During the last presidential debate, Republican nominee John McCain made the following remark: “ACORN is now on the verge of maybe perpetrating one of the greatest frauds in voter history in this country, maybe destroying the fabric of democracy.”
What is voter fraud? How is it different from registration fraud? And, most importantly, what is voter suppression?
Of the thousands of grassroots folks doing voter registration around the country, a very, very small percentage have been found to have faked information on registration application forms. But this does not mean that voter fraud has taken place. In order for actual vote fraud to happen, the fake application information would have to be approved by the Board of Election, with the individual verified as an actual person, and the board-approved applicant would have to show up on Election Day, prove his or her identity to local election judges and actually cast a vote.
There has never been a single reported instance in which fraudulently filled out registration application forms have led to improper voting. If a suspicious registration application form is turned in, the Board of Election tries to match the registration information with both the applicant’s driver’s license number and the last four digits of his/her Social Security number. If there is a mismatch, election officials attempt to contact the potential voter to verify his or her status. If status can not be verified, the application is rejected.
According to The New York Times, a five-year national crackdown on voter fraud by the Justice Department produced a total of 70 convictions at the federal level, including 40 campaign workers or government workers convicted of vote-buying, intimidation or ballot forgery and 23 cases of multiple voting or voting by ineligible voters.
There were 122 million votes cast during the 2004 presidential elections. And this year’s election turnout is expected to surpass all previous records. So do the math. Is John McCain really concerned about voter fraud? Or is he more concerned about a massive turnout of working class Americans, black, brown and white, young and old, voting overwhelmingly for Barack Obama?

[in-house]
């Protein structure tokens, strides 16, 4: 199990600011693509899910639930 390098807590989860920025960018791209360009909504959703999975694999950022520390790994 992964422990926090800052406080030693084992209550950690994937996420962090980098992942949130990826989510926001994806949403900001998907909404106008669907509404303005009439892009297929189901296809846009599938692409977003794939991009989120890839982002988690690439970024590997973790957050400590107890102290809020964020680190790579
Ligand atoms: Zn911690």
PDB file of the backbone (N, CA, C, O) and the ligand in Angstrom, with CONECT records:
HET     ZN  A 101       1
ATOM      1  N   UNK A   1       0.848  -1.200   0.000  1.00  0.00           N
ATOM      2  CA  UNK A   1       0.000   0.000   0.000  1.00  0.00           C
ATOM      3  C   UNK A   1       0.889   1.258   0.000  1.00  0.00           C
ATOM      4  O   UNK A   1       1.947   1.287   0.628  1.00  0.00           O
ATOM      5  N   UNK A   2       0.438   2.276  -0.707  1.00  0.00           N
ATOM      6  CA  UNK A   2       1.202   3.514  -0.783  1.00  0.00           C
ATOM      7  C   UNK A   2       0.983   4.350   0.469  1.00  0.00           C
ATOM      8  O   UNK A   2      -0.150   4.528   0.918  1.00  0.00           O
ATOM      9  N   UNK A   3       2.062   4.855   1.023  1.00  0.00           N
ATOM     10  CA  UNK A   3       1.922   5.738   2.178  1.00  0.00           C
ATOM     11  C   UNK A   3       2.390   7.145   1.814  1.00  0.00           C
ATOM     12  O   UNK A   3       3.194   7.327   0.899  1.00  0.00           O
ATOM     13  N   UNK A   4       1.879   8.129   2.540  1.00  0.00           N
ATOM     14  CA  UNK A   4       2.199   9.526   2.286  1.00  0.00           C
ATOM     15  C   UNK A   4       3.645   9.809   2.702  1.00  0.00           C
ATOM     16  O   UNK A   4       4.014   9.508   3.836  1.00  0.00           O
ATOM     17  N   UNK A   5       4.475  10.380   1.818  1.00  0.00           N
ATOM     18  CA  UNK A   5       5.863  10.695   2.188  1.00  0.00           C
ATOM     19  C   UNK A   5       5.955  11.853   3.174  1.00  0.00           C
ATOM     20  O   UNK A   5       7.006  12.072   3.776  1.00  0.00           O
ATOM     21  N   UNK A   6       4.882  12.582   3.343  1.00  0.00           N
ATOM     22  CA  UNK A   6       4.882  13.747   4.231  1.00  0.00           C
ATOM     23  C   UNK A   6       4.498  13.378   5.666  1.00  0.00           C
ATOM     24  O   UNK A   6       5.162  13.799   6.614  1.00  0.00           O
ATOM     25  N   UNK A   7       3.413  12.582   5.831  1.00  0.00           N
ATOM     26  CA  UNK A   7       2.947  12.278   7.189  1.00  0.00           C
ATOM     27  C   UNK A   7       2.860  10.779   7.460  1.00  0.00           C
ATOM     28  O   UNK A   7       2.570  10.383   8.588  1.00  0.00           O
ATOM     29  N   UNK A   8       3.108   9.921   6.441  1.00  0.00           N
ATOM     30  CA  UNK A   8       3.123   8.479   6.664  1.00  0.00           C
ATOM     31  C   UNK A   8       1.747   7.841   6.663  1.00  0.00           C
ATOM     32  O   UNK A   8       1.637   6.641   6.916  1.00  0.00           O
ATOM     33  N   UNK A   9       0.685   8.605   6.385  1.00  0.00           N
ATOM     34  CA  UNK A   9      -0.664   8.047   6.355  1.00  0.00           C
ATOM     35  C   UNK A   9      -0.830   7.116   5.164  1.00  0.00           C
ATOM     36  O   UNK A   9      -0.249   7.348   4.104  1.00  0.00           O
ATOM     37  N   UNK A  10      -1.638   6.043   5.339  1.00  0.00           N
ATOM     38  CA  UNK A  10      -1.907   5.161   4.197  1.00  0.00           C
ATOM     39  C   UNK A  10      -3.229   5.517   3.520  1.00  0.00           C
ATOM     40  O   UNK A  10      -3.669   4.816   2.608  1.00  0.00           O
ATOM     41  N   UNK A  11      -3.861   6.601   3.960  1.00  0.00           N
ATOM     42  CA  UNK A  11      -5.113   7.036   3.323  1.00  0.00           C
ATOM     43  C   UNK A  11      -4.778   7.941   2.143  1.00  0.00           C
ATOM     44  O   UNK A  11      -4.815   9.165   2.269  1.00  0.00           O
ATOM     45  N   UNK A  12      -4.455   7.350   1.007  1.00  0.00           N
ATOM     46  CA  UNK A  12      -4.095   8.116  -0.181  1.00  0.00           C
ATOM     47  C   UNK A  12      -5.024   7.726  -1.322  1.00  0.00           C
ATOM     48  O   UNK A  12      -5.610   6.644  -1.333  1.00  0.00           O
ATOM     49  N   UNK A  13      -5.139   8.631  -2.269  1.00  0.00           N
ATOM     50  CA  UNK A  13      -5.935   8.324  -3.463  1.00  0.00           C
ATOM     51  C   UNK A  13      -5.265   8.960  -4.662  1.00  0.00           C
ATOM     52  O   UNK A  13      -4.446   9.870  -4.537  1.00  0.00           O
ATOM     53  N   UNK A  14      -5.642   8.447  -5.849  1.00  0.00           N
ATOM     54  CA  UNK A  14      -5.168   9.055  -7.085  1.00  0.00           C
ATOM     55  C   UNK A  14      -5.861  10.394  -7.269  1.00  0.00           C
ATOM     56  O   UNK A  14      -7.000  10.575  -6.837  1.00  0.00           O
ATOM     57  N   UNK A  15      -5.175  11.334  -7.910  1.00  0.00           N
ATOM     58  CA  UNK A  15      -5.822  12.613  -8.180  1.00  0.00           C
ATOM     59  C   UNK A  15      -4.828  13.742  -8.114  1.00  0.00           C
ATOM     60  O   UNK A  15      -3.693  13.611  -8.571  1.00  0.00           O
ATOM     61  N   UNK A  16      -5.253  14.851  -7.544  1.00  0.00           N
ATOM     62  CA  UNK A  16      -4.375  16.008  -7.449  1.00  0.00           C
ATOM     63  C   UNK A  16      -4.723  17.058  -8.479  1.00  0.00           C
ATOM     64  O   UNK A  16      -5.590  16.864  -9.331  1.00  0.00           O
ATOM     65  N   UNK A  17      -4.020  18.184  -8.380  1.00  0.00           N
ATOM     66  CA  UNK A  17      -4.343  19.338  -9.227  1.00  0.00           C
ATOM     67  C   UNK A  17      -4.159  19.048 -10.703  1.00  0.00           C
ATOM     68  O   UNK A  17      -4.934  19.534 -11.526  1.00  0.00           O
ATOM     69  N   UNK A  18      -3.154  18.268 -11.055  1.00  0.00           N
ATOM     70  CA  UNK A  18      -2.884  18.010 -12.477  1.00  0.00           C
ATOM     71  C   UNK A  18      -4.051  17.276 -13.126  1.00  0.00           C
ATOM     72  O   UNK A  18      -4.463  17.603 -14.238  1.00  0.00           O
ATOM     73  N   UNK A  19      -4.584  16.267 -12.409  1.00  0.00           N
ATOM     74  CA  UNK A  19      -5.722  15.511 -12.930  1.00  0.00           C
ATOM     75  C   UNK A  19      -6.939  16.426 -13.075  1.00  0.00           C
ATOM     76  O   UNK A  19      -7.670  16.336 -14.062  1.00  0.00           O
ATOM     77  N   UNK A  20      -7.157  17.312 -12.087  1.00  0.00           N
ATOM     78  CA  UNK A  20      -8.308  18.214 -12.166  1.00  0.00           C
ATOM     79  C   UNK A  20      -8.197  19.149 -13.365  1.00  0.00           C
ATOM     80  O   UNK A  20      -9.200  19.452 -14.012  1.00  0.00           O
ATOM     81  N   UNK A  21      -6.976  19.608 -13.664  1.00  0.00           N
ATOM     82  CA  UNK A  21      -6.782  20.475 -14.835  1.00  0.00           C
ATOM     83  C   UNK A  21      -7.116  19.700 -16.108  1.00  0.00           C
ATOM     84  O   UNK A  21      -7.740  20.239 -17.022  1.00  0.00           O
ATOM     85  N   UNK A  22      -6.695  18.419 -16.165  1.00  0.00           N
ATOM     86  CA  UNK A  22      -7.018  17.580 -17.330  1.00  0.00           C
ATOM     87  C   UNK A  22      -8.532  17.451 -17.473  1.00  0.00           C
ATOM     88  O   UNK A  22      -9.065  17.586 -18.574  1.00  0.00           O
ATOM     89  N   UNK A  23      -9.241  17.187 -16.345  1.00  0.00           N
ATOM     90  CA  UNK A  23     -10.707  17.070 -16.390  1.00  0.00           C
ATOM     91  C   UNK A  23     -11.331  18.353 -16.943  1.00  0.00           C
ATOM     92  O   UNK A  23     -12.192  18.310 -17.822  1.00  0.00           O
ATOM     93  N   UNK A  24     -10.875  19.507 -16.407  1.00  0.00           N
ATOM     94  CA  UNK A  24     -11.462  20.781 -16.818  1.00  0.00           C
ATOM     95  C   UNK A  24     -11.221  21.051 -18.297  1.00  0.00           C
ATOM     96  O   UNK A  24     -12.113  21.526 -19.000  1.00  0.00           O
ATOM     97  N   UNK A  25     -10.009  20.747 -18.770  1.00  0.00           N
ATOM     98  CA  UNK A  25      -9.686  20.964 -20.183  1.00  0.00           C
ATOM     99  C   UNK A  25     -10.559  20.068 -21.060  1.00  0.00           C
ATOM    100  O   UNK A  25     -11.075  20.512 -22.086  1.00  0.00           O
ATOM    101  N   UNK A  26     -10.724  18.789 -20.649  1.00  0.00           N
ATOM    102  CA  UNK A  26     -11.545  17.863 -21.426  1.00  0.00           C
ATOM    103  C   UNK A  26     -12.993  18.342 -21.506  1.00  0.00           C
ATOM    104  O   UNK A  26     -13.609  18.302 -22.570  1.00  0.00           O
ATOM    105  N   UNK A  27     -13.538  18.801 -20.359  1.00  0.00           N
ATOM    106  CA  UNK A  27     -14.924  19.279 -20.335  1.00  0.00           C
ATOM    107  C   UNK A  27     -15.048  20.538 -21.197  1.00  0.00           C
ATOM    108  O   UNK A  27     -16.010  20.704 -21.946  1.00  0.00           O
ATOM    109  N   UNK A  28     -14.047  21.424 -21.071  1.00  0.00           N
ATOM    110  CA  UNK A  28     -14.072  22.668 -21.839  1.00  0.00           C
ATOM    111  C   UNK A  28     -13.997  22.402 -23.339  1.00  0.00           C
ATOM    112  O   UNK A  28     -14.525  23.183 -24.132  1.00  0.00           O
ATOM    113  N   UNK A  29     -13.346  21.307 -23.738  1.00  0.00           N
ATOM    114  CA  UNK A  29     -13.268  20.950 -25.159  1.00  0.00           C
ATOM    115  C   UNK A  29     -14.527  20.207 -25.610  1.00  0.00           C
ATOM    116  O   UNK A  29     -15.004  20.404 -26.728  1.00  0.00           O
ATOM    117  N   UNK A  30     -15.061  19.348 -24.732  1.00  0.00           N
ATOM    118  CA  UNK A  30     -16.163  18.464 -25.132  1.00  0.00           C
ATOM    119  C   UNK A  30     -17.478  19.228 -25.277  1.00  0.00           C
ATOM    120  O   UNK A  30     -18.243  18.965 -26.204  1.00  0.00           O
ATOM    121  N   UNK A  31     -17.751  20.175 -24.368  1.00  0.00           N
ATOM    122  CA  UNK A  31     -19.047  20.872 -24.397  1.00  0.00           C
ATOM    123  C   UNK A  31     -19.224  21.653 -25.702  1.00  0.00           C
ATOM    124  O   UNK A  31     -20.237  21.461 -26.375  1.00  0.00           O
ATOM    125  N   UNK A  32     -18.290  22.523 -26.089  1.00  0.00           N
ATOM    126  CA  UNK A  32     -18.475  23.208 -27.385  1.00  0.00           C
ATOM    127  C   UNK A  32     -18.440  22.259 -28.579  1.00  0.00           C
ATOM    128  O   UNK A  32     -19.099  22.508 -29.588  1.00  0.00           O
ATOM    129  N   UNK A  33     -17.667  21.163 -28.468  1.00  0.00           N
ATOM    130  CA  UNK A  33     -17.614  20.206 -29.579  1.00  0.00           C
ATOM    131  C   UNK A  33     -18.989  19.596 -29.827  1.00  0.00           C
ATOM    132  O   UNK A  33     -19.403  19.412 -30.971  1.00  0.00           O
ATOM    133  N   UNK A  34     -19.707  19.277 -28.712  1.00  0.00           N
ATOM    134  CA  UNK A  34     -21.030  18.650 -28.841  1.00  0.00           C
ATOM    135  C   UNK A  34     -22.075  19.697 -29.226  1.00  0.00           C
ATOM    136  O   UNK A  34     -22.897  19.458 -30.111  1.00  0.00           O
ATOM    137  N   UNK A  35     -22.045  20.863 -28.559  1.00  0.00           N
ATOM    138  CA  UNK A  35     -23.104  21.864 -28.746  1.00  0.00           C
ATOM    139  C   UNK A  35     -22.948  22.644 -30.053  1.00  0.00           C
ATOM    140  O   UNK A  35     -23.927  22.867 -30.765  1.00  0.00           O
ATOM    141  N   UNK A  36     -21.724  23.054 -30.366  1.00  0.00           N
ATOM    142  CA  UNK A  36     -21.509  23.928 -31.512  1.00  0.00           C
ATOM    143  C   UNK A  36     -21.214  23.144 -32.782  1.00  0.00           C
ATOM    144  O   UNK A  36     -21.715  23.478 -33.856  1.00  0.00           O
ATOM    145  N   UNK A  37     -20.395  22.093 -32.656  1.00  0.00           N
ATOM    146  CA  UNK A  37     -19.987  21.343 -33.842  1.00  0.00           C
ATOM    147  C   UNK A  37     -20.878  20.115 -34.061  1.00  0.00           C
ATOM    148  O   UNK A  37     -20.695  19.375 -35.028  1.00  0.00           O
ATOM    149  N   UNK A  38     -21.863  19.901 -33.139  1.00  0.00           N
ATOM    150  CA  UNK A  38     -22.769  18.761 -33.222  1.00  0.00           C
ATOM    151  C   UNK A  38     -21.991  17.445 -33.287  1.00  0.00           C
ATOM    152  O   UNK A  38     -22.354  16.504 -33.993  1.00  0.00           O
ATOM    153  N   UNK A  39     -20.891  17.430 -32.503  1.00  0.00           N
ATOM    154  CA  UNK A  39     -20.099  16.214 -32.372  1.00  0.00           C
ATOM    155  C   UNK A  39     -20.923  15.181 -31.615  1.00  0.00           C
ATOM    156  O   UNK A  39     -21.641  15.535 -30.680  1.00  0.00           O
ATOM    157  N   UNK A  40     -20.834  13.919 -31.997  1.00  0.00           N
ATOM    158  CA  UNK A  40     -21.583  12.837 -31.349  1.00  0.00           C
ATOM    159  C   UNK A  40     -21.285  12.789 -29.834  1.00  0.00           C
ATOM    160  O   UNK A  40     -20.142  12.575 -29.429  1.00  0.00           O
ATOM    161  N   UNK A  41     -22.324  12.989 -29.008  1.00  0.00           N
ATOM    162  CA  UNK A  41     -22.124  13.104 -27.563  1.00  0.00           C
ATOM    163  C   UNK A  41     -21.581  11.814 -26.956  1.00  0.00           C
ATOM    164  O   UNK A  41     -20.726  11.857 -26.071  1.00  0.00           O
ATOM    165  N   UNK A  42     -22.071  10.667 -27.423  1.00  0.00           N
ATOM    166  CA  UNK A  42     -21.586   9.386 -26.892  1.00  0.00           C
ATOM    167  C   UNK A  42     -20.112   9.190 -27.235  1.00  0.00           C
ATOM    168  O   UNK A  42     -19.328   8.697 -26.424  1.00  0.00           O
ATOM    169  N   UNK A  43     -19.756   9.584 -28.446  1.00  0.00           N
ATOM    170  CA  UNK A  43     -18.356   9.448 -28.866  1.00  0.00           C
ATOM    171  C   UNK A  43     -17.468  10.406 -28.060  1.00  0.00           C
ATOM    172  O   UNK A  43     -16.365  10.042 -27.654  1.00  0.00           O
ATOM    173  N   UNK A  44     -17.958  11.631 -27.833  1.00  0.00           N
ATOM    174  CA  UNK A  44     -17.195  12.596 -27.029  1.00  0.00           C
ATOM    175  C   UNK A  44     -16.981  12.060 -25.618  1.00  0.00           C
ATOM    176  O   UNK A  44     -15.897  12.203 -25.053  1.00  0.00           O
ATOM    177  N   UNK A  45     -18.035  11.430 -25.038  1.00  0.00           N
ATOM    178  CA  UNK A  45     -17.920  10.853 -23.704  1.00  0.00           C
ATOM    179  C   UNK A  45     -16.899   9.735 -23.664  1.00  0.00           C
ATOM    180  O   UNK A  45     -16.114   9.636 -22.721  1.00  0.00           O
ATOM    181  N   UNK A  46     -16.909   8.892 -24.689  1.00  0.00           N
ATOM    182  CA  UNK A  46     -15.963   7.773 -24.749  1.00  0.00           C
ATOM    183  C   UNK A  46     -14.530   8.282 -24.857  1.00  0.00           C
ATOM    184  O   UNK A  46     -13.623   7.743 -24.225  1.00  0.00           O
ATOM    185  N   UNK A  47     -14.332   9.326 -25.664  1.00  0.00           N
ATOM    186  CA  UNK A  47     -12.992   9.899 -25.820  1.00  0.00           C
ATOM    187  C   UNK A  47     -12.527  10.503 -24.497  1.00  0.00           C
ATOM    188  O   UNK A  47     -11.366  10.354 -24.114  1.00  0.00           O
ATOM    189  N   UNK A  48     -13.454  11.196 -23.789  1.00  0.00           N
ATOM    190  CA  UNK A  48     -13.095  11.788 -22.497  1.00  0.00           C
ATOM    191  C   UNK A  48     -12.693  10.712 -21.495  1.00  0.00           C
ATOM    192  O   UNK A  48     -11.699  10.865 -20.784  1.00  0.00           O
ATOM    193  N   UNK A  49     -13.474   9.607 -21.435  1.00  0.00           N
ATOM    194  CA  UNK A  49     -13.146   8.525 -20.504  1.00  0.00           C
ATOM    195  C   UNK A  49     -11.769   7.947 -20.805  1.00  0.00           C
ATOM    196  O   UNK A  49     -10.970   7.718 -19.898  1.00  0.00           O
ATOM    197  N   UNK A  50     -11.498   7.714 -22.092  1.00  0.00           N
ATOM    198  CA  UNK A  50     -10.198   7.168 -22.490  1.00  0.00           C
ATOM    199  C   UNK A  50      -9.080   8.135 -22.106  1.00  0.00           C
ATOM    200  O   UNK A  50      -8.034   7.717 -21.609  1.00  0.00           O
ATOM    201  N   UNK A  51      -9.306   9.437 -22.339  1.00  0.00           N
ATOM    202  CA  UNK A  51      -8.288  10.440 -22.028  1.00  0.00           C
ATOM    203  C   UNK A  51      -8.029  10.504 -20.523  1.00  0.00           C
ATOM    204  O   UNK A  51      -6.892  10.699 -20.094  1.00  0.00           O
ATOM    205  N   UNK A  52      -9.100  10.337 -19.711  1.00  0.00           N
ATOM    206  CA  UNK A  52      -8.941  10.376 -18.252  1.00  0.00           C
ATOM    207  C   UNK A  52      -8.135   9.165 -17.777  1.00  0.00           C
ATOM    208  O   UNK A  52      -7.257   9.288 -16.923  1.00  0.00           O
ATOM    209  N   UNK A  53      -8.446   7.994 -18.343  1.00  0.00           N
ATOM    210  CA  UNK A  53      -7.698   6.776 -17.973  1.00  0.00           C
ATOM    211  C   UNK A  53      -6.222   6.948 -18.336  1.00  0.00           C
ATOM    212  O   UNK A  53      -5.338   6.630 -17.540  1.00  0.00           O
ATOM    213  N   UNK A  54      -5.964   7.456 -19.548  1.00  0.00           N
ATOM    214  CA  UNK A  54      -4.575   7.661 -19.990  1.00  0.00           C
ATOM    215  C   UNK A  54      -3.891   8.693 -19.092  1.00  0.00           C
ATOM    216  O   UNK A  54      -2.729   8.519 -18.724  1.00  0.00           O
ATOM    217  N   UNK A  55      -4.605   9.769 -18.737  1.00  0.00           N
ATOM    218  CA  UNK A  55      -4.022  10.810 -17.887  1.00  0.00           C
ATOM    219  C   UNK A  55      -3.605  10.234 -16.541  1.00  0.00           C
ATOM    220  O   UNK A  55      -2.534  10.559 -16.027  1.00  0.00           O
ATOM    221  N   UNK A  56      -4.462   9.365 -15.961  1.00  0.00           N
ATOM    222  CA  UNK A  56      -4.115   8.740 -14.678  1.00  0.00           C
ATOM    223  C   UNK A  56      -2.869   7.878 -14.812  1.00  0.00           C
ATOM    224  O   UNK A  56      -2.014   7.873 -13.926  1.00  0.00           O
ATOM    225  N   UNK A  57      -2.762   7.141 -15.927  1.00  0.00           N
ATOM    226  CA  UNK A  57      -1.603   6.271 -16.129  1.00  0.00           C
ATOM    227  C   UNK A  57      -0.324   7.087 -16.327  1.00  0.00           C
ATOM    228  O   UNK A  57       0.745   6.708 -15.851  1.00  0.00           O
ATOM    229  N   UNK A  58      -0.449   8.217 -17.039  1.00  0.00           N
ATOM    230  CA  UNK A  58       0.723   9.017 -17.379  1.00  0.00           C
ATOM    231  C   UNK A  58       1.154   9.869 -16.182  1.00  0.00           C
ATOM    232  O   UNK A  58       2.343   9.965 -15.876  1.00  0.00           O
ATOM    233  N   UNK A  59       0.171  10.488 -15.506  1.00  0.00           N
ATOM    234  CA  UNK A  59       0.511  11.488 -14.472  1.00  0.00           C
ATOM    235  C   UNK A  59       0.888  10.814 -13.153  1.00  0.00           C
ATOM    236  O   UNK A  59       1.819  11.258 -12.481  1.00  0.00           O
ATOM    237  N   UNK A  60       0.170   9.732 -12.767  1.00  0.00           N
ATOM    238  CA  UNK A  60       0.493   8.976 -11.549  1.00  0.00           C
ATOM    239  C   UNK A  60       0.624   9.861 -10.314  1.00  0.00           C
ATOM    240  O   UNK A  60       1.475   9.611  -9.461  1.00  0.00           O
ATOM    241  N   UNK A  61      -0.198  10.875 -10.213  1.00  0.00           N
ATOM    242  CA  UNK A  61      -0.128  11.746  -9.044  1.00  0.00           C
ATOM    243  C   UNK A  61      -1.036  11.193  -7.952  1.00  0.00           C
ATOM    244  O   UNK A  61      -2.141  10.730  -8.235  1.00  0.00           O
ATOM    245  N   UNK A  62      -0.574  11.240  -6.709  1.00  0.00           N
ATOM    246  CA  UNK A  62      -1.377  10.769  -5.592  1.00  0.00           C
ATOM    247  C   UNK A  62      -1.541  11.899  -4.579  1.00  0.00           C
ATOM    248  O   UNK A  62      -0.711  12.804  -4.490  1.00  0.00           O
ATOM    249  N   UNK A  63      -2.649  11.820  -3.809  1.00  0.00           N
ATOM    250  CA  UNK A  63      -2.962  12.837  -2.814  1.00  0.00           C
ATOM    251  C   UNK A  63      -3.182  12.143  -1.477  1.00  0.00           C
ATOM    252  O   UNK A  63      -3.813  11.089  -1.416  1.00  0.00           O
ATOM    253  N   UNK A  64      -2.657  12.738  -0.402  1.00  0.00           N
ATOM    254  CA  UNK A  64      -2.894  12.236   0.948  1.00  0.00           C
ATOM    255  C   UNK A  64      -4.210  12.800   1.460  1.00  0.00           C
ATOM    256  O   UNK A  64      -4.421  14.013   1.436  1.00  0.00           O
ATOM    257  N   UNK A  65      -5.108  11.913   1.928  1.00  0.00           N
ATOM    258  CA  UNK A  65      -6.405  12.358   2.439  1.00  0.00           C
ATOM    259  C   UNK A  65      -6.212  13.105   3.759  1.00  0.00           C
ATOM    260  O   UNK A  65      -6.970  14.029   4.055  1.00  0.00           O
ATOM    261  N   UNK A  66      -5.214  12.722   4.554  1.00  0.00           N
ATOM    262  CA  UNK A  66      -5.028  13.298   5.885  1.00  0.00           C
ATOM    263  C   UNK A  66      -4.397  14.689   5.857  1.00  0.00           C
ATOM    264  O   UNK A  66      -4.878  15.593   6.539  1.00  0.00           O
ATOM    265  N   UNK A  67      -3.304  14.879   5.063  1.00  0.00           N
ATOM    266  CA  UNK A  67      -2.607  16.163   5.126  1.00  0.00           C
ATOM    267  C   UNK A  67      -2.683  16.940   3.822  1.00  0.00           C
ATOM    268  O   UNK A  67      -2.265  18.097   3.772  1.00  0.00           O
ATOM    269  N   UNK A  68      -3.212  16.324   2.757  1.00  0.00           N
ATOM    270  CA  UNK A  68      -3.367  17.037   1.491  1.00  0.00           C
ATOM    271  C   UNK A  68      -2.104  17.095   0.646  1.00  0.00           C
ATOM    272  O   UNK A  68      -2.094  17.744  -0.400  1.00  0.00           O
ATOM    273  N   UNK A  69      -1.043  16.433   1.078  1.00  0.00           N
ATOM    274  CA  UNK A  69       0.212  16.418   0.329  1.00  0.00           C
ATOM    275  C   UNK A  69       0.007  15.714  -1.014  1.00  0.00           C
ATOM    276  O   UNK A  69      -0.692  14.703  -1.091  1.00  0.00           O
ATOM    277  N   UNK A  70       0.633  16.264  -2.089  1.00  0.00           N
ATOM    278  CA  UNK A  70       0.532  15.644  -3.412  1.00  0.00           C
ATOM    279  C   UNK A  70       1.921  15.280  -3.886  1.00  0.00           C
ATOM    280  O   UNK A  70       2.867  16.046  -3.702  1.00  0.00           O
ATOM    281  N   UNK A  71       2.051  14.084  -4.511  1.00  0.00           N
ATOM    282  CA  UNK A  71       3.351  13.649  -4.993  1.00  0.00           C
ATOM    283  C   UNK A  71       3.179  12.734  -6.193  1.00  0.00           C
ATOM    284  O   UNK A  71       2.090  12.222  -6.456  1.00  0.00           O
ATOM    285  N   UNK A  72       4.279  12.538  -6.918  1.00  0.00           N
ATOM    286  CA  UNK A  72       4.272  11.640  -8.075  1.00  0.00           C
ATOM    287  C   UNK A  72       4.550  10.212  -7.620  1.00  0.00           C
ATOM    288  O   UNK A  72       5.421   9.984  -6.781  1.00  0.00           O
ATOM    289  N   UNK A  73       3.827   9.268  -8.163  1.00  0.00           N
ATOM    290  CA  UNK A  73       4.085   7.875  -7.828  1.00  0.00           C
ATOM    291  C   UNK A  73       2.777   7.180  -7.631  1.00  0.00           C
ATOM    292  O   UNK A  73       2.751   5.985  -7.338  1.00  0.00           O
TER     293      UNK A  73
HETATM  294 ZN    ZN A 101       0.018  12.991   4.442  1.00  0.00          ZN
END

ACORN, which hires people to do voter registration in largely low-income communities, employed over 13,000 people as voter registrars. In most cases where bad forms were turned in, the organization promptly fired the person responsible, andnotified the proper election authorities — as they are required to do by law. The group also separated and flagged suspicious applications to make the process easier for election officials.
In fact, ACORN has not been officially charged with any crime.
Now, what is voter suppression? Voter suppression is what McCain and the right-wing of the Republican Party are attempting to do right now. Voter suppression refers to the use of governmental power, political campaign strategies, media strategies and private resources in order to tamp down the total voter turnout, especially in areas seen as likely to vote heavily for one’s opponent. In effect, what we are seeing is an effort by McCain to delegitimize the voice of average Americans. He doesn’t want their voice to be heard. So he makes outlandish claims about so-called voter fraud even though the facts clearly state otherwise.
The Republican smokescreen is meant to accomplish three distinct goals: first, they want to distract voters from the real issues (the economy, jobs, health care, the war in Iraq, corporate greed and corruption in Washington); second, they want to keep newly registered voters, mostly African American, Latino and low-income, from actually going to the polls; third, they want to challenge the legitimacy of a process that encourages every citizen (no matter their class, color, age or beliefs) to participate in democracy.
Contrary to John McCain’s rhetoric, the “fabric of democracy” is alive and well. Come Nov. 4, the people will have spoken. And change will come.
Tony Pecinovsky (tonypec @ cpusa.org) is district staff for the Missouri/Kansas Communist Party.